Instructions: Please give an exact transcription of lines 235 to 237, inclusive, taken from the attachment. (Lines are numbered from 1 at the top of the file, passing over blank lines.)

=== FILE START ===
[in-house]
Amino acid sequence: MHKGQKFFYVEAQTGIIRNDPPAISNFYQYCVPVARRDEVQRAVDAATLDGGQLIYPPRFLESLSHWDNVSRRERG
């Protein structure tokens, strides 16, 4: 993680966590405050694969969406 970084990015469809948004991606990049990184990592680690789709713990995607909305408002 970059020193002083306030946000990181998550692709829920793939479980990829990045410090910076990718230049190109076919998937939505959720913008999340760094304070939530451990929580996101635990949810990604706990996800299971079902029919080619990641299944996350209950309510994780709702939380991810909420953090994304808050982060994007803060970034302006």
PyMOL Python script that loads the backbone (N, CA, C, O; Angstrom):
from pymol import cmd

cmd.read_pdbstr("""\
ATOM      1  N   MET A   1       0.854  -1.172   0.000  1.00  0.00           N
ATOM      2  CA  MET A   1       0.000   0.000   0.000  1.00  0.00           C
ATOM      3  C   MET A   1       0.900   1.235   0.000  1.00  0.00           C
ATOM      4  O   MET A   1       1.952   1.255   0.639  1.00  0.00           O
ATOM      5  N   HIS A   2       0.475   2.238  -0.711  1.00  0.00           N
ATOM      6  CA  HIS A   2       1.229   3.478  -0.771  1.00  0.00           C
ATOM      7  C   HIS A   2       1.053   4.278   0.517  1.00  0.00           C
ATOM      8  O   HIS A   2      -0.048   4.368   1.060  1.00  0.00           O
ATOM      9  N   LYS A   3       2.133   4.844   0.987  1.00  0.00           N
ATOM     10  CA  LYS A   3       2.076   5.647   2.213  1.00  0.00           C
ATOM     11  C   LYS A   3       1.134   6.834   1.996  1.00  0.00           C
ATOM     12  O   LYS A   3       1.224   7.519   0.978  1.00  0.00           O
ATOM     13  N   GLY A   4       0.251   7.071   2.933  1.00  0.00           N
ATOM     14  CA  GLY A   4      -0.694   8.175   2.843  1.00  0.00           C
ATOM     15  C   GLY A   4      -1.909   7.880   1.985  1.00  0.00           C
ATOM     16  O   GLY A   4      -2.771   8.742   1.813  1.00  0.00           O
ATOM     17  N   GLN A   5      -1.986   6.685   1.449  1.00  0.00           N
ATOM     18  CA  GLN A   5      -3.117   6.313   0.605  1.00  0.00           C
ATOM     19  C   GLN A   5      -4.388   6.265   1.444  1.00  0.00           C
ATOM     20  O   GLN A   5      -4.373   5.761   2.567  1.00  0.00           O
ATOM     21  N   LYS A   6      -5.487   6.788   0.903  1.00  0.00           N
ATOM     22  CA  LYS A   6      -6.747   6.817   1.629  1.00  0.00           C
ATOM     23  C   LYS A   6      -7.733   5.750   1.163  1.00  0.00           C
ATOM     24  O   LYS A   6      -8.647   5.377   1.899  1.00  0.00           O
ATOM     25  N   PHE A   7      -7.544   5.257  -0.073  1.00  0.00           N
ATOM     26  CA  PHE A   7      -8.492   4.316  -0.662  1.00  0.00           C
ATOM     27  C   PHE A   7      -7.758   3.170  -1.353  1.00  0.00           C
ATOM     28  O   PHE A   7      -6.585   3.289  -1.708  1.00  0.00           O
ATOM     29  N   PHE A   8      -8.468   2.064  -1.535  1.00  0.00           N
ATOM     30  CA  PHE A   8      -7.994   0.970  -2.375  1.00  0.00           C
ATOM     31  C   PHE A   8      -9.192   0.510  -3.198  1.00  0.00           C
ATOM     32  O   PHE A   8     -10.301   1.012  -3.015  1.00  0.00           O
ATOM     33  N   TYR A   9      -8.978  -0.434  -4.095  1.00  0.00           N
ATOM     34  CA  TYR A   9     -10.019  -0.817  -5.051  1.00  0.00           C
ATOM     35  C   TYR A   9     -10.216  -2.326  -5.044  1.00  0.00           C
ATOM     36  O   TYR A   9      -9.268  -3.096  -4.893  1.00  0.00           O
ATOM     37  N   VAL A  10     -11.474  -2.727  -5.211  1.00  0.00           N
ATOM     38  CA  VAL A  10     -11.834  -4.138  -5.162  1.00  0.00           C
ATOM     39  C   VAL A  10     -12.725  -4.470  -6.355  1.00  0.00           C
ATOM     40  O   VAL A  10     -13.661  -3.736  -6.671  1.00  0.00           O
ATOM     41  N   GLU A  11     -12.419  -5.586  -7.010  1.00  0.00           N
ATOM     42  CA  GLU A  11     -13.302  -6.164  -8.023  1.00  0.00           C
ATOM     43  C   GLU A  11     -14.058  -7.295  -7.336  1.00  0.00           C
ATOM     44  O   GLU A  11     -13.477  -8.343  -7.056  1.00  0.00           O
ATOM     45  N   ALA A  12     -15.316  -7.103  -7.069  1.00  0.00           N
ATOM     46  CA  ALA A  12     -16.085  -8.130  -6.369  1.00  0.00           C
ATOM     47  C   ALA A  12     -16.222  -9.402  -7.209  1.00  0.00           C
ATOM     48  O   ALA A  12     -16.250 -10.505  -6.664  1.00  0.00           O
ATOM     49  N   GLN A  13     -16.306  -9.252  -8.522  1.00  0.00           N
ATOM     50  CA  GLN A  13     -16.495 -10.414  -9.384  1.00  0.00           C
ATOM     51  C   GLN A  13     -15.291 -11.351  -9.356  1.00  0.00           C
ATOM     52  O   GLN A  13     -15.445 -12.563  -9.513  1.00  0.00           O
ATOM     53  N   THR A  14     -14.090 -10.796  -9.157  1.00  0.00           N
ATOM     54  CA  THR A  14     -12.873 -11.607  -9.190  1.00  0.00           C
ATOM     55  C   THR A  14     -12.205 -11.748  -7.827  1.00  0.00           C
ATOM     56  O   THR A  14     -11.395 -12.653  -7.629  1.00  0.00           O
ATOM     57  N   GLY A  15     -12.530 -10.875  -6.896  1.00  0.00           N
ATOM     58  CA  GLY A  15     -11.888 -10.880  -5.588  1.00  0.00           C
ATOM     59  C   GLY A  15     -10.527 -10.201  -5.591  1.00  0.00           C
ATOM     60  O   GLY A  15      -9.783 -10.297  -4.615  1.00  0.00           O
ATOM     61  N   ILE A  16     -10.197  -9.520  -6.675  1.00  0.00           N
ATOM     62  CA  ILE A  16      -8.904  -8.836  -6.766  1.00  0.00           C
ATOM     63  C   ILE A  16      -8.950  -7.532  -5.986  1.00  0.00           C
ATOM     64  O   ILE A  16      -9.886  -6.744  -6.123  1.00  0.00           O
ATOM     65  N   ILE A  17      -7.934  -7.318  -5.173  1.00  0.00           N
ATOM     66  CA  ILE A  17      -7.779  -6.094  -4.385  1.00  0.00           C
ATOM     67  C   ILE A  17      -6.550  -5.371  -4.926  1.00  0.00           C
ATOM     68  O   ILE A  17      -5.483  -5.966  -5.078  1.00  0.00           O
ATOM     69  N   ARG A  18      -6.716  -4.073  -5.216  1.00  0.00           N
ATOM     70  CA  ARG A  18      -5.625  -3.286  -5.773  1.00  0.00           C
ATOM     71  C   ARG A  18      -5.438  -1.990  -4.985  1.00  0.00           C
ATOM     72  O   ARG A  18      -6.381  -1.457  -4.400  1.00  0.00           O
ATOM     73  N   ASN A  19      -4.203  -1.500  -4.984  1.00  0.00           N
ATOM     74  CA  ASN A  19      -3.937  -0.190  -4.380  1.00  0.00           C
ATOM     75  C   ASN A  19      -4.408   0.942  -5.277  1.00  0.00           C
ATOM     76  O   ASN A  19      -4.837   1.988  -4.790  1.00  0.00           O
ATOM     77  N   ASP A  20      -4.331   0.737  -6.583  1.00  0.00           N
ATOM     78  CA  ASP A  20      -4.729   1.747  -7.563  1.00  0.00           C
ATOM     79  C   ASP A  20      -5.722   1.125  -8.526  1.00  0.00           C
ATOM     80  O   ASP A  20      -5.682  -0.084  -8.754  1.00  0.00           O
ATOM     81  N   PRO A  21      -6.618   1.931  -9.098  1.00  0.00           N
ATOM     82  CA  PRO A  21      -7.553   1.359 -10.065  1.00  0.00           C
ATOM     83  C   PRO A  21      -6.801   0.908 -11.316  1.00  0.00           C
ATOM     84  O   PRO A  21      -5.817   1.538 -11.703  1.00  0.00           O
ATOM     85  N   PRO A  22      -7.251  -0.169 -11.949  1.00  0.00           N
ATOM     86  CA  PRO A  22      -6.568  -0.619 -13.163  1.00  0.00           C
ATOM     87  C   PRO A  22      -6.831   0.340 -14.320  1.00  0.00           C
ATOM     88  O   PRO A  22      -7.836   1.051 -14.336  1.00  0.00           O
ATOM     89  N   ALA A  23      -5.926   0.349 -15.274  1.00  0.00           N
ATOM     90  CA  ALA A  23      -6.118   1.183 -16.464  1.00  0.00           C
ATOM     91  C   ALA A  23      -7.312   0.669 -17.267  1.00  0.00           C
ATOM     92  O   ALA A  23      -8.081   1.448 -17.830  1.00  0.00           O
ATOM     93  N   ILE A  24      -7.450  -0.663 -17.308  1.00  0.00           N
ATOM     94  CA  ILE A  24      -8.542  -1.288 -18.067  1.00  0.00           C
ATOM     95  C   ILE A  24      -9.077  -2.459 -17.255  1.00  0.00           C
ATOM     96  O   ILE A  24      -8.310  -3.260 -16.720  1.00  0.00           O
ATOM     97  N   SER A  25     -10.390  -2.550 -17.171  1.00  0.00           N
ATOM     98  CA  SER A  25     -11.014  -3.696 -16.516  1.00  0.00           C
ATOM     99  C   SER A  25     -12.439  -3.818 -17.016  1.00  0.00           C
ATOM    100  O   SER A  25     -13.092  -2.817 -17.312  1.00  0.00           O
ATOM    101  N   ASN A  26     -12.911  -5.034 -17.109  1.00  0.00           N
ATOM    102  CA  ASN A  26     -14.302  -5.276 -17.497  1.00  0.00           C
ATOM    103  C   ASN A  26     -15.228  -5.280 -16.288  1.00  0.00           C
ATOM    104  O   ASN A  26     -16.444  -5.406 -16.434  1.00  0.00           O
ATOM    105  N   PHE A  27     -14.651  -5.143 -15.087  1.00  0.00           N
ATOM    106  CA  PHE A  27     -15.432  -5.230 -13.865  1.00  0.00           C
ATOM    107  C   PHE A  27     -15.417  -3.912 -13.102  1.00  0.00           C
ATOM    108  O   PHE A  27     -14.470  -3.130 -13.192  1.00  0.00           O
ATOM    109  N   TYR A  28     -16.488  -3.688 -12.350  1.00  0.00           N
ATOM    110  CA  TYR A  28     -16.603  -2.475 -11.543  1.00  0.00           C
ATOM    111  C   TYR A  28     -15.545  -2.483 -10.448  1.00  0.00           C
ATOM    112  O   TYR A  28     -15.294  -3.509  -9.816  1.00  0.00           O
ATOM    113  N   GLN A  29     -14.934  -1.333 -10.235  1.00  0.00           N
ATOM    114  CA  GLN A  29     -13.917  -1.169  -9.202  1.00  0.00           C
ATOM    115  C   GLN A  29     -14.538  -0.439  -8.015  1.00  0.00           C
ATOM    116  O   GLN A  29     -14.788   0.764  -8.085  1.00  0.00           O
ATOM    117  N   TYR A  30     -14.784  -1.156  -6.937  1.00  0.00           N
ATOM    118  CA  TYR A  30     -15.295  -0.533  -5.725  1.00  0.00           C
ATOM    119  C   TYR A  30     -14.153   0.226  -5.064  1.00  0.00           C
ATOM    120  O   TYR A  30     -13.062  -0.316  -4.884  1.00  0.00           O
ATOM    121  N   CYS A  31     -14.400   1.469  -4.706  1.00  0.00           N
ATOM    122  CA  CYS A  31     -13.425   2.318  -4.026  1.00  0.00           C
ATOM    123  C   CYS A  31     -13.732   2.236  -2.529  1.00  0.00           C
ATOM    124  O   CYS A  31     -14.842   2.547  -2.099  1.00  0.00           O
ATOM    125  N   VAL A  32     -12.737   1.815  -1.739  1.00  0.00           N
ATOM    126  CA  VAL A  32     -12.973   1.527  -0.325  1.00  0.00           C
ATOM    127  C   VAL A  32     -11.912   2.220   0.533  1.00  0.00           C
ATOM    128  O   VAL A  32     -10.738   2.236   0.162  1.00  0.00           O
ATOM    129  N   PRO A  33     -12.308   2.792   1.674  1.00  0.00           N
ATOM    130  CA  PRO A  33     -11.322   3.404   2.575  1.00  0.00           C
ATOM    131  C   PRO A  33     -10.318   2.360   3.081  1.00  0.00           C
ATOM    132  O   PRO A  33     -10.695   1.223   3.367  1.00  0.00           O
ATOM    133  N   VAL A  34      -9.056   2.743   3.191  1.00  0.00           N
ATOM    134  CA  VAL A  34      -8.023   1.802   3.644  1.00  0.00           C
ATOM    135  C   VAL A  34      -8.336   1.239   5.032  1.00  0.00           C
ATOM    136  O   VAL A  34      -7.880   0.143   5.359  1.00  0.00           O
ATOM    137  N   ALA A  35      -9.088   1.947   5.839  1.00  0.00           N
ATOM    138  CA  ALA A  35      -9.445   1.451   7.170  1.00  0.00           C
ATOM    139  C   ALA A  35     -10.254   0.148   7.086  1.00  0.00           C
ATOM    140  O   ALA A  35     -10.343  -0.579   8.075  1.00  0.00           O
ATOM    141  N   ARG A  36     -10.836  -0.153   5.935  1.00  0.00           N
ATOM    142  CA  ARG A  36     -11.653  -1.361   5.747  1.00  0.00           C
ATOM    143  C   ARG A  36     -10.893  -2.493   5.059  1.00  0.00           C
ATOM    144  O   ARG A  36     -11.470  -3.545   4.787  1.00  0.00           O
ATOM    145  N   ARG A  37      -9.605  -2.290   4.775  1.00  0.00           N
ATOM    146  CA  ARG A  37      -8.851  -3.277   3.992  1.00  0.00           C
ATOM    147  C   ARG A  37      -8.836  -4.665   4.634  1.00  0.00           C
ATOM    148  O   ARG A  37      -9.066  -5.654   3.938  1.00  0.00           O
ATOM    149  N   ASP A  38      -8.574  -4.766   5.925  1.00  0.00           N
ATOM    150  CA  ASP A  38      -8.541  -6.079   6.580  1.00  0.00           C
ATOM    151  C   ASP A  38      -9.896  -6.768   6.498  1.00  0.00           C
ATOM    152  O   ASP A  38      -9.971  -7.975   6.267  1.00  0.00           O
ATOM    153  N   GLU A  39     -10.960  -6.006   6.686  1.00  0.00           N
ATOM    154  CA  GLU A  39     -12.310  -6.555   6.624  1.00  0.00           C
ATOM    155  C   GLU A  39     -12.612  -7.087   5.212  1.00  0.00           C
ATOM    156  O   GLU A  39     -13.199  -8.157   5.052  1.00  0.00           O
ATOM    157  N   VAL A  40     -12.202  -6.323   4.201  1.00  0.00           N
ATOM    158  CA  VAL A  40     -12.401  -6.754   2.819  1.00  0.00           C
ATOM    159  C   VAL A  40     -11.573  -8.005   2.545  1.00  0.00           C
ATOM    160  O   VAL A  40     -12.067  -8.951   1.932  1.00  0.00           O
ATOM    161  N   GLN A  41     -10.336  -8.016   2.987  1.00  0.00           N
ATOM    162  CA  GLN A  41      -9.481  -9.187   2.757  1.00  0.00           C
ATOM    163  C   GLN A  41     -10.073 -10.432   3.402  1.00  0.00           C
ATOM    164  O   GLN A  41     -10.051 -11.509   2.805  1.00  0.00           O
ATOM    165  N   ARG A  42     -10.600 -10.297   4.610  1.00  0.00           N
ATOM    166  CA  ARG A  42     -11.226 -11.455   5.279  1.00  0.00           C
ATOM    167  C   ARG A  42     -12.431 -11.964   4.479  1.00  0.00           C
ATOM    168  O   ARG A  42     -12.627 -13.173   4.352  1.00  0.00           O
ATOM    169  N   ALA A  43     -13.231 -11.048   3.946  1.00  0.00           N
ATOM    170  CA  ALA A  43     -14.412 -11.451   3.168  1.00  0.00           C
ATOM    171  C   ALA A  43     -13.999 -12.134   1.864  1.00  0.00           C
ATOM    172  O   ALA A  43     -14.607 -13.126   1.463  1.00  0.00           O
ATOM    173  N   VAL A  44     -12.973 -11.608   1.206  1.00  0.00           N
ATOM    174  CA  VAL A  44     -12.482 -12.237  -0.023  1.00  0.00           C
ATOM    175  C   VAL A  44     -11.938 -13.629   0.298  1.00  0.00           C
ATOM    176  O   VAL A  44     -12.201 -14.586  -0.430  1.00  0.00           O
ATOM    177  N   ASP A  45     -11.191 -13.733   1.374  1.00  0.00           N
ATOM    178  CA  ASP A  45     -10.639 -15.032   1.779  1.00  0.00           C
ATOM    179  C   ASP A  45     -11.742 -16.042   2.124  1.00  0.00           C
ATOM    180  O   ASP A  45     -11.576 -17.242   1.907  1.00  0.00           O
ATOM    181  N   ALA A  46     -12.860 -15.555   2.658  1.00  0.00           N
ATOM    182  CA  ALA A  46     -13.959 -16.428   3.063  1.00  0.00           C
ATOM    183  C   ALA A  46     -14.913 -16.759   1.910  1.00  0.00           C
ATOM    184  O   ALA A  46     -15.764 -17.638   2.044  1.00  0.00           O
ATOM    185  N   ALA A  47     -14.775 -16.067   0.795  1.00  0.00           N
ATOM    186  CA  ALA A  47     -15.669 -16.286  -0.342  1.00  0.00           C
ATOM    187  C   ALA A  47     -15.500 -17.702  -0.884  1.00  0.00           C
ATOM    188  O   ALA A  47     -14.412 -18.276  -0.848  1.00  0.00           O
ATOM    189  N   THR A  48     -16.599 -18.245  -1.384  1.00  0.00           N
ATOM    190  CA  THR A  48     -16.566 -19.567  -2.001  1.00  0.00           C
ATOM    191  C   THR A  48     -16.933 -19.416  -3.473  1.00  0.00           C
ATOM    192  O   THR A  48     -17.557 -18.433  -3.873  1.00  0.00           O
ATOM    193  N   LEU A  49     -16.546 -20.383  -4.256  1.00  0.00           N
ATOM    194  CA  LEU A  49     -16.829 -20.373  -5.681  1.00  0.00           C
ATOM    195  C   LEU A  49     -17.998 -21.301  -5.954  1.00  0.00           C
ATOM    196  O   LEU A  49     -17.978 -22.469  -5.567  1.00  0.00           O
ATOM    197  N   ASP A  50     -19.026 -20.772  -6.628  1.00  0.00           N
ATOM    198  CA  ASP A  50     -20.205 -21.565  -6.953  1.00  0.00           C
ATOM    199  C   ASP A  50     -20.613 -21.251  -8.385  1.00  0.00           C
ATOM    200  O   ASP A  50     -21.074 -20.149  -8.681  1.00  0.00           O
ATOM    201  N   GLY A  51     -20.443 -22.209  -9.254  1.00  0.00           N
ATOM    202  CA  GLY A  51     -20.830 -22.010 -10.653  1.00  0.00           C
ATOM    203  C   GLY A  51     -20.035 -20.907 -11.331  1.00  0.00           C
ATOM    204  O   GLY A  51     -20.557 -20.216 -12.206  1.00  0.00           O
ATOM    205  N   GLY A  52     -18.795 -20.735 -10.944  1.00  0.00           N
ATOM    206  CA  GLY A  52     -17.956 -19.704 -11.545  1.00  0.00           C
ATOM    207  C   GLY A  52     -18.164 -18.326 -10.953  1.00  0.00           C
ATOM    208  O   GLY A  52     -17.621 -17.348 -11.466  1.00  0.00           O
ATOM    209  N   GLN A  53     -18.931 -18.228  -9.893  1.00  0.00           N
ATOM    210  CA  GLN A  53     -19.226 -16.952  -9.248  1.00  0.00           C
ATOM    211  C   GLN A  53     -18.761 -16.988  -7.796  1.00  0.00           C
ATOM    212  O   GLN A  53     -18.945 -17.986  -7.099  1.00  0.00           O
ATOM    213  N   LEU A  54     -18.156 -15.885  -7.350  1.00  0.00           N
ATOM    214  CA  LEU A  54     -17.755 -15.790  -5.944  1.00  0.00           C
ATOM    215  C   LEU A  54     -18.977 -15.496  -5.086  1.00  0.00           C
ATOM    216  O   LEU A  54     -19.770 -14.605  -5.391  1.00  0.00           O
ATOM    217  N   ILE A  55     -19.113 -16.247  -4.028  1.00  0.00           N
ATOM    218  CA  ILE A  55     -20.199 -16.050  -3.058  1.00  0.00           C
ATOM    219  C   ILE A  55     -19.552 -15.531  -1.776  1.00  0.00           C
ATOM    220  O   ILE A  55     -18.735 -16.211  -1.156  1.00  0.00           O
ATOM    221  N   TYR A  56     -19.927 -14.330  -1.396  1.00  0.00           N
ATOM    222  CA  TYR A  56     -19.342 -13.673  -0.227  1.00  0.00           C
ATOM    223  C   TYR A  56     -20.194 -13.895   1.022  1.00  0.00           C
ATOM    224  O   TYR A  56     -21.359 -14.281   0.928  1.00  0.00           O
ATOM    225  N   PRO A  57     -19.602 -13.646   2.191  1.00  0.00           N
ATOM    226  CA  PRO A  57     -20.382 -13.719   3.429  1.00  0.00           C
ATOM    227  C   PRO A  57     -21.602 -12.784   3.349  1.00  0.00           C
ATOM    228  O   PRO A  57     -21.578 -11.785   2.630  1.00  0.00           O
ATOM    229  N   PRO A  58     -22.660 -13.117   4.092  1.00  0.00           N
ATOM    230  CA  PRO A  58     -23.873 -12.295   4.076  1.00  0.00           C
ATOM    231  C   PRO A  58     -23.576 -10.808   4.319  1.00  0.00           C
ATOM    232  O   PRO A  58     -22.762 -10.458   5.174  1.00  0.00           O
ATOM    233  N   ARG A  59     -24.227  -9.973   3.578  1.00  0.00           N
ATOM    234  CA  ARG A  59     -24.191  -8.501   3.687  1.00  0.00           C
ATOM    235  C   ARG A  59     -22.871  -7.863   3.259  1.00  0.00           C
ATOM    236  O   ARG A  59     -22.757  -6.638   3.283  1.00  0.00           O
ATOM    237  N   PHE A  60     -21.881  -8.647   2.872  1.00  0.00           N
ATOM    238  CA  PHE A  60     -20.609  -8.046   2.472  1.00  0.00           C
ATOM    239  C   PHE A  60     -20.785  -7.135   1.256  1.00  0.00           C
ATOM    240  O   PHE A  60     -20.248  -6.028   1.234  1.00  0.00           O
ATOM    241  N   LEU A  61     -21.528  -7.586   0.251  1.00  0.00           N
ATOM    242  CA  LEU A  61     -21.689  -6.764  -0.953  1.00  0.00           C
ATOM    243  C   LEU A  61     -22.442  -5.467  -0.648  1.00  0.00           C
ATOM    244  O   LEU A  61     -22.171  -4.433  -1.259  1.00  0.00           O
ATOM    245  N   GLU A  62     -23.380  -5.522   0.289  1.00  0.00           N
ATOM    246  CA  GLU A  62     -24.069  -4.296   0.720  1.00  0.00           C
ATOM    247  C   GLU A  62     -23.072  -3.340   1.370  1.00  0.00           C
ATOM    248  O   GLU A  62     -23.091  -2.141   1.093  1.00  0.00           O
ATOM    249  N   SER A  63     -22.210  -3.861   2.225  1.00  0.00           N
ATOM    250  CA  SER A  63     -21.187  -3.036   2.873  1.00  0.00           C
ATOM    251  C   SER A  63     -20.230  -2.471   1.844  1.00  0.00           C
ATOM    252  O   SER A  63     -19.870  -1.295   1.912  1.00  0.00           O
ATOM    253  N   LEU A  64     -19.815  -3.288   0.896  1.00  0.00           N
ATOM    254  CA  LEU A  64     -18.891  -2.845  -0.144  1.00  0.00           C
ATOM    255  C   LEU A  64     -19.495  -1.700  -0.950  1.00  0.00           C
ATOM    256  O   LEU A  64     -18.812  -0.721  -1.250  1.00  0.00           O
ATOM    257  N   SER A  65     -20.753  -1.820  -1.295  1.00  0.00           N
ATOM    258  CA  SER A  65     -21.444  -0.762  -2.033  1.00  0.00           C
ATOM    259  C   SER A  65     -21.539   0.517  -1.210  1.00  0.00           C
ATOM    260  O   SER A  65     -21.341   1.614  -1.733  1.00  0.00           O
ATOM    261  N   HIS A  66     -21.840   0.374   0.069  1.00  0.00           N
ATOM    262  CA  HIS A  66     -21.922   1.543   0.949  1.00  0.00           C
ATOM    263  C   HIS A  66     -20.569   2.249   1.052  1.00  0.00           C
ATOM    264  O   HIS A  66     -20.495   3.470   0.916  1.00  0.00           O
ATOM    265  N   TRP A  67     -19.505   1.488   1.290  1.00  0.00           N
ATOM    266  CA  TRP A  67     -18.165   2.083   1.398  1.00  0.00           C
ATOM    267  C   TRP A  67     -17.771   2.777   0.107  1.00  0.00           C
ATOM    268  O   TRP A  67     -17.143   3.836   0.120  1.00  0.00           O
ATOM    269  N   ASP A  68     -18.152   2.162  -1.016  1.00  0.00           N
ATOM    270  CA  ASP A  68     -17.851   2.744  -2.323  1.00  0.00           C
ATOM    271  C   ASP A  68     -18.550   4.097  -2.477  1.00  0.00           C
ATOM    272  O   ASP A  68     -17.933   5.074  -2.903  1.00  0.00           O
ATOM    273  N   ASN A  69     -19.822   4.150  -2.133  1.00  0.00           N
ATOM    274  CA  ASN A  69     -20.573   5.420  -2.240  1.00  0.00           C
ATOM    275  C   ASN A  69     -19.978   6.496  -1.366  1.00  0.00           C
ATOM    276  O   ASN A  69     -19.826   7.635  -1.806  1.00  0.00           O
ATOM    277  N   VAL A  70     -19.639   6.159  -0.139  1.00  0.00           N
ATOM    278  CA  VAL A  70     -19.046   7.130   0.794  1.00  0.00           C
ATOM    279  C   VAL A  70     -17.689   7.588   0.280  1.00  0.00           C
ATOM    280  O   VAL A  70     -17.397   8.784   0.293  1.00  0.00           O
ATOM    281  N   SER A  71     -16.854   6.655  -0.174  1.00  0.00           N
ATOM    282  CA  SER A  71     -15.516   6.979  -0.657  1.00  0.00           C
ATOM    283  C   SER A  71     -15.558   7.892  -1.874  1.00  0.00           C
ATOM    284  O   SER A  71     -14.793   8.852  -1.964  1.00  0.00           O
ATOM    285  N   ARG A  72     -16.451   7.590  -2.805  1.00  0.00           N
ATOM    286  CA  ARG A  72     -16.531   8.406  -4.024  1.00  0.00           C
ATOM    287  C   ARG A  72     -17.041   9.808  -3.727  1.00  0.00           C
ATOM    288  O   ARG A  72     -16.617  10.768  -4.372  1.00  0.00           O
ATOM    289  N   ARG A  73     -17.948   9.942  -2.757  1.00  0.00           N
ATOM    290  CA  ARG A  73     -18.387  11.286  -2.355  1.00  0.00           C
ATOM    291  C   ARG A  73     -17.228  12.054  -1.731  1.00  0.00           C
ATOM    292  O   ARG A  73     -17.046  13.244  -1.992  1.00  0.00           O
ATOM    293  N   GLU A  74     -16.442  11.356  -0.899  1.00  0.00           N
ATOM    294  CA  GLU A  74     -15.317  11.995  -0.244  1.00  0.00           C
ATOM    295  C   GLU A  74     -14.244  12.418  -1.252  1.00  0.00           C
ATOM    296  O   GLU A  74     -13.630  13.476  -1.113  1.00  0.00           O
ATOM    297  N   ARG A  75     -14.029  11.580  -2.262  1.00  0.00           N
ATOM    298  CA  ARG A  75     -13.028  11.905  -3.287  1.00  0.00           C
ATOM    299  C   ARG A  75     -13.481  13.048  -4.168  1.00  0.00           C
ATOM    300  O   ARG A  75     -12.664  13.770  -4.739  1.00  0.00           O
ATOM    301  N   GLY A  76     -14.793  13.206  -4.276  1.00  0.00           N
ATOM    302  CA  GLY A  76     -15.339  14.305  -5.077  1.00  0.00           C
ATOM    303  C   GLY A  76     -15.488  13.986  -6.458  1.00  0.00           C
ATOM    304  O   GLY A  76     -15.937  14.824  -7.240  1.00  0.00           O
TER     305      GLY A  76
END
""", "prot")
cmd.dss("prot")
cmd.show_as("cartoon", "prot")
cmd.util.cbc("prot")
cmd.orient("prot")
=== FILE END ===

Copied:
ATOM    229  N   PRO A  58     -22.660 -13.117   4.092  1.00  0.00           N
ATOM    230  CA  PRO A  58     -23.873 -12.295   4.076  1.00  0.00           C
ATOM    231  C   PRO A  58     -23.576 -10.808   4.319  1.00  0.00           C